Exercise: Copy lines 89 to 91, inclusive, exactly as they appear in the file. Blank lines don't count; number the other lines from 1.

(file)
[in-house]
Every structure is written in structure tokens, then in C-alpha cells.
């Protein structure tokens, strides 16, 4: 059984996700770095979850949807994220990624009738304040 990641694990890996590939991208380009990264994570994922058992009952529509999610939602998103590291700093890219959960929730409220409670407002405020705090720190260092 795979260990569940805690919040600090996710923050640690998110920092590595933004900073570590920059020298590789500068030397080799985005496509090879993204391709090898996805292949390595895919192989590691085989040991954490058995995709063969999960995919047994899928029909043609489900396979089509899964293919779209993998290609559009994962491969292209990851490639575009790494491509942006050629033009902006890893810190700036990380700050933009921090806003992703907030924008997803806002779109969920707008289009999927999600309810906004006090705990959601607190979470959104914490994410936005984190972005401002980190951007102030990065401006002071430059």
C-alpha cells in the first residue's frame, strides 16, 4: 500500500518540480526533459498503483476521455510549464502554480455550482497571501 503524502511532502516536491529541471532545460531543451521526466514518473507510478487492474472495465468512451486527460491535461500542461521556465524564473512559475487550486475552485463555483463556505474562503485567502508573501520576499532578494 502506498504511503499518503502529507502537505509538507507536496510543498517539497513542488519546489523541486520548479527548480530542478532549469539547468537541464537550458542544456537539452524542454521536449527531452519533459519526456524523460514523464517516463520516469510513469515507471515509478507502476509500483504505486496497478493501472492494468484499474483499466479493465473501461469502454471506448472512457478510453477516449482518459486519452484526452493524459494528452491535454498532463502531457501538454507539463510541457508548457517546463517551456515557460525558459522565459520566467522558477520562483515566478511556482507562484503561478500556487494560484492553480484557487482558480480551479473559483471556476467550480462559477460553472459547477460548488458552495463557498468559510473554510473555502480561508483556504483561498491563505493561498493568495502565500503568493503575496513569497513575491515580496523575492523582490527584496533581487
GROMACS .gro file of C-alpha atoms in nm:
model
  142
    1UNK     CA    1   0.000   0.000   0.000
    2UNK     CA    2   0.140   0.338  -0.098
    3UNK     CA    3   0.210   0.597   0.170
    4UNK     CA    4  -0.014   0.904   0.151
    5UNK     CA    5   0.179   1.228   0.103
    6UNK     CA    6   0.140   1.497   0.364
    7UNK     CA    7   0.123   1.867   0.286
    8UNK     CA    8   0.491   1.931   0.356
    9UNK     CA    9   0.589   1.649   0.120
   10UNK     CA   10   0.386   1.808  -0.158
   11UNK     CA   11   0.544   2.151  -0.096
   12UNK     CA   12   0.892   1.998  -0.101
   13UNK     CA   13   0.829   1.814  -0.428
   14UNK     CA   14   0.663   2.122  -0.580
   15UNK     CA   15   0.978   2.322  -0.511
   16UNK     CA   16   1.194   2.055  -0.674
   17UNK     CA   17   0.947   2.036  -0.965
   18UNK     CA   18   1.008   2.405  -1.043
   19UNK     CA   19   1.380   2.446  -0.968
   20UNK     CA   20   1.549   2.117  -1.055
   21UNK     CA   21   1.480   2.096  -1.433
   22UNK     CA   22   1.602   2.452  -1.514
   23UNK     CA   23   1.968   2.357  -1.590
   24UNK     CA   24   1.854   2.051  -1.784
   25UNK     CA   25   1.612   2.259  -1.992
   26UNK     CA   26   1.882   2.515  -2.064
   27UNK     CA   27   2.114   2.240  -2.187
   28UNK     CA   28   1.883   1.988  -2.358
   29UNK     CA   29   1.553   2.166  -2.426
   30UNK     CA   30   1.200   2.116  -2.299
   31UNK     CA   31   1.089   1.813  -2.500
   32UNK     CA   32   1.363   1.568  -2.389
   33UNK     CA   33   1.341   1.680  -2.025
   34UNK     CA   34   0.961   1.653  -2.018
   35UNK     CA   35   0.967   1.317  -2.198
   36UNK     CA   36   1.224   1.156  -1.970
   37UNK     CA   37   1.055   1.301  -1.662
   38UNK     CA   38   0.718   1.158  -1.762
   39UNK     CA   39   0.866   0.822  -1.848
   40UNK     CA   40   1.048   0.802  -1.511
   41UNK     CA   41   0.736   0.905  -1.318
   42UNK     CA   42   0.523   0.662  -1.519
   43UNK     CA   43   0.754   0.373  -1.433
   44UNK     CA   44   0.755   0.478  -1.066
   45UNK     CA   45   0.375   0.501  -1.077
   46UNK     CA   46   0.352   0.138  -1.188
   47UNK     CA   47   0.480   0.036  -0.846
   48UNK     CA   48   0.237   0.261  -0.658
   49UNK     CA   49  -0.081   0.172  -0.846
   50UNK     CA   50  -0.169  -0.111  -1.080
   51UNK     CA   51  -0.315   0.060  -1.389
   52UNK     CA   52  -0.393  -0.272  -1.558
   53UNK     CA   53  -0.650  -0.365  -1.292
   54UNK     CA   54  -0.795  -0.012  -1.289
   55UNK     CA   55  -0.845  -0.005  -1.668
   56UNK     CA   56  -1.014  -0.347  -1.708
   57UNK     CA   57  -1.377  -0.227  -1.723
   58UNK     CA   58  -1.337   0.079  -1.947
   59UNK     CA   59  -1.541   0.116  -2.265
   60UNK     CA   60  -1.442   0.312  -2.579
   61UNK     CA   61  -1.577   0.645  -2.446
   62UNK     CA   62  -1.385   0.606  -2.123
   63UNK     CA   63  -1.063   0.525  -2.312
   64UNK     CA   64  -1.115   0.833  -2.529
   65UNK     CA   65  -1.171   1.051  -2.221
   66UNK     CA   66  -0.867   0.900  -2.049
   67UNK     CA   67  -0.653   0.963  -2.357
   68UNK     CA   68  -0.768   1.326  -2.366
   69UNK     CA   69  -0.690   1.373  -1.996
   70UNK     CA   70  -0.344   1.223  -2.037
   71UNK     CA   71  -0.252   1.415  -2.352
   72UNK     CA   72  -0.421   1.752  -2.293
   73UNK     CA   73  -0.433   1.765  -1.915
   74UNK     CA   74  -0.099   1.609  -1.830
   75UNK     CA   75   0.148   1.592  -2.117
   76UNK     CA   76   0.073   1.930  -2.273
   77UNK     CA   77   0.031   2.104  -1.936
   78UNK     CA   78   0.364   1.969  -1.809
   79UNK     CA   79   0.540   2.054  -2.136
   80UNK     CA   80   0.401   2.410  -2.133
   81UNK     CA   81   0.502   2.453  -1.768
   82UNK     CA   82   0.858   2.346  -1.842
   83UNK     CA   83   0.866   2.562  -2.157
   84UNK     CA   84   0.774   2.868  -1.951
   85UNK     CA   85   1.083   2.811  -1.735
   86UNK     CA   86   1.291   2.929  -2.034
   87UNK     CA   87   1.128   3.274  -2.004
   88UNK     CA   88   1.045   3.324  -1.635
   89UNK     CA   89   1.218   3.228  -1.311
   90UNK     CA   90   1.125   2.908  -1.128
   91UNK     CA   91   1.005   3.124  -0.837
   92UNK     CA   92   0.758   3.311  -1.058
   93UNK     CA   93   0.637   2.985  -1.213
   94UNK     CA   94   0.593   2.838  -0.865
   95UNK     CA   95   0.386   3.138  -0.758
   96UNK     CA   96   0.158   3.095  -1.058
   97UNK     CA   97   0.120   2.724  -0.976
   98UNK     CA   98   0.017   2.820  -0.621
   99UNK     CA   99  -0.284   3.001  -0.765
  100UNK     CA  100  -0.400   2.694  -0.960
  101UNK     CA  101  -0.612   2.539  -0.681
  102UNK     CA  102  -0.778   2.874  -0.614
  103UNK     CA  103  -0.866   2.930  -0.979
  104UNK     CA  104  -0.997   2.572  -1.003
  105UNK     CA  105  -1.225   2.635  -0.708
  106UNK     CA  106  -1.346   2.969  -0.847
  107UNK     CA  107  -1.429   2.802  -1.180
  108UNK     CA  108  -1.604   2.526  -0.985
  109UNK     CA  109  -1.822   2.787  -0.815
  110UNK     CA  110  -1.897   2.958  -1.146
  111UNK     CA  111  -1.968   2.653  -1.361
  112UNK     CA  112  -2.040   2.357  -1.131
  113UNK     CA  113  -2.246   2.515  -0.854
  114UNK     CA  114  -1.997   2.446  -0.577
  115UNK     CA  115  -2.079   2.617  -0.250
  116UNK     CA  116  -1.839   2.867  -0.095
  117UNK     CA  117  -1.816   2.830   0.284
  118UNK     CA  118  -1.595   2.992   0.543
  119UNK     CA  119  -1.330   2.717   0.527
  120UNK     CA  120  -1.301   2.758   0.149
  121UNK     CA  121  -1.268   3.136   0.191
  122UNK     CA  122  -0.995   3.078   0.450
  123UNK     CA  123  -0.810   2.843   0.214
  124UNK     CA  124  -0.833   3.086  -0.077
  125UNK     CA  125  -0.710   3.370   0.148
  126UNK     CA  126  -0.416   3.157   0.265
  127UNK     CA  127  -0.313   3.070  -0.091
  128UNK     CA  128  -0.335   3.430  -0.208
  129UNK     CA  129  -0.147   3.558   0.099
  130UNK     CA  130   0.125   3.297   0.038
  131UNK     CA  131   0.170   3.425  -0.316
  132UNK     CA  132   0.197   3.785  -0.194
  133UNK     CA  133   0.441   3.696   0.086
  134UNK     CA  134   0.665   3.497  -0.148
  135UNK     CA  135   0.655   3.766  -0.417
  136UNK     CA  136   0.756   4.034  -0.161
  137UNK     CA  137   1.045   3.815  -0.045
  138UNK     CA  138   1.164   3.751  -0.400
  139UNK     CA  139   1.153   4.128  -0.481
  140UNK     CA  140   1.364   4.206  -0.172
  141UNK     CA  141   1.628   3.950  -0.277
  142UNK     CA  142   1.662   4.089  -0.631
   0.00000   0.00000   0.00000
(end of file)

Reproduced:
   82UNK     CA   82   0.858   2.346  -1.842
   83UNK     CA   83   0.866   2.562  -2.157
   84UNK     CA   84   0.774   2.868  -1.951